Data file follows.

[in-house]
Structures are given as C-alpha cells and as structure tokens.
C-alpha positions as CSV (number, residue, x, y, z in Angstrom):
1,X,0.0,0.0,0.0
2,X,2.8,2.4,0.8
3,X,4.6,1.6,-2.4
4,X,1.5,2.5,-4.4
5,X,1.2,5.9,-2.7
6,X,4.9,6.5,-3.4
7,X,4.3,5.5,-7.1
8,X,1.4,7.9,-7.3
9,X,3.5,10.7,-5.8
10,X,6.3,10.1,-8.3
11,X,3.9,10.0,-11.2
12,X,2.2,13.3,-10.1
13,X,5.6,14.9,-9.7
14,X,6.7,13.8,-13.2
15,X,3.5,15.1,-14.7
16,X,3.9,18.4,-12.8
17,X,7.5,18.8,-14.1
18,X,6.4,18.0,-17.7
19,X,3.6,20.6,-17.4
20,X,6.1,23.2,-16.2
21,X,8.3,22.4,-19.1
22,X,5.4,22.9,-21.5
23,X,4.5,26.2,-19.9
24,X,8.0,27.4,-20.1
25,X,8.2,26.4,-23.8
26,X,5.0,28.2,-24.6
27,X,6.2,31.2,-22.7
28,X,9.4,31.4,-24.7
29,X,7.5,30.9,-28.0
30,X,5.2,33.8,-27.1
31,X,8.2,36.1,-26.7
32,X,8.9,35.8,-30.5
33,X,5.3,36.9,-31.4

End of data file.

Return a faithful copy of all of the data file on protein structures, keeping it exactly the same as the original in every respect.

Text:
[in-house]
Structures are given as C-alpha cells and as structure tokens.
C-alpha positions as CSV (number, residue, x, y, z in Angstrom):
1,X,0.0,0.0,0.0
2,X,2.8,2.4,0.8
3,X,4.6,1.6,-2.4
4,X,1.5,2.5,-4.4
5,X,1.2,5.9,-2.7
6,X,4.9,6.5,-3.4
7,X,4.3,5.5,-7.1
8,X,1.4,7.9,-7.3
9,X,3.5,10.7,-5.8
10,X,6.3,10.1,-8.3
11,X,3.9,10.0,-11.2
12,X,2.2,13.3,-10.1
13,X,5.6,14.9,-9.7
14,X,6.7,13.8,-13.2
15,X,3.5,15.1,-14.7
16,X,3.9,18.4,-12.8
17,X,7.5,18.8,-14.1
18,X,6.4,18.0,-17.7
19,X,3.6,20.6,-17.4
20,X,6.1,23.2,-16.2
21,X,8.3,22.4,-19.1
22,X,5.4,22.9,-21.5
23,X,4.5,26.2,-19.9
24,X,8.0,27.4,-20.1
25,X,8.2,26.4,-23.8
26,X,5.0,28.2,-24.6
27,X,6.2,31.2,-22.7
28,X,9.4,31.4,-24.7
29,X,7.5,30.9,-28.0
30,X,5.2,33.8,-27.1
31,X,8.2,36.1,-26.7
32,X,8.9,35.8,-30.5
33,X,5.3,36.9,-31.4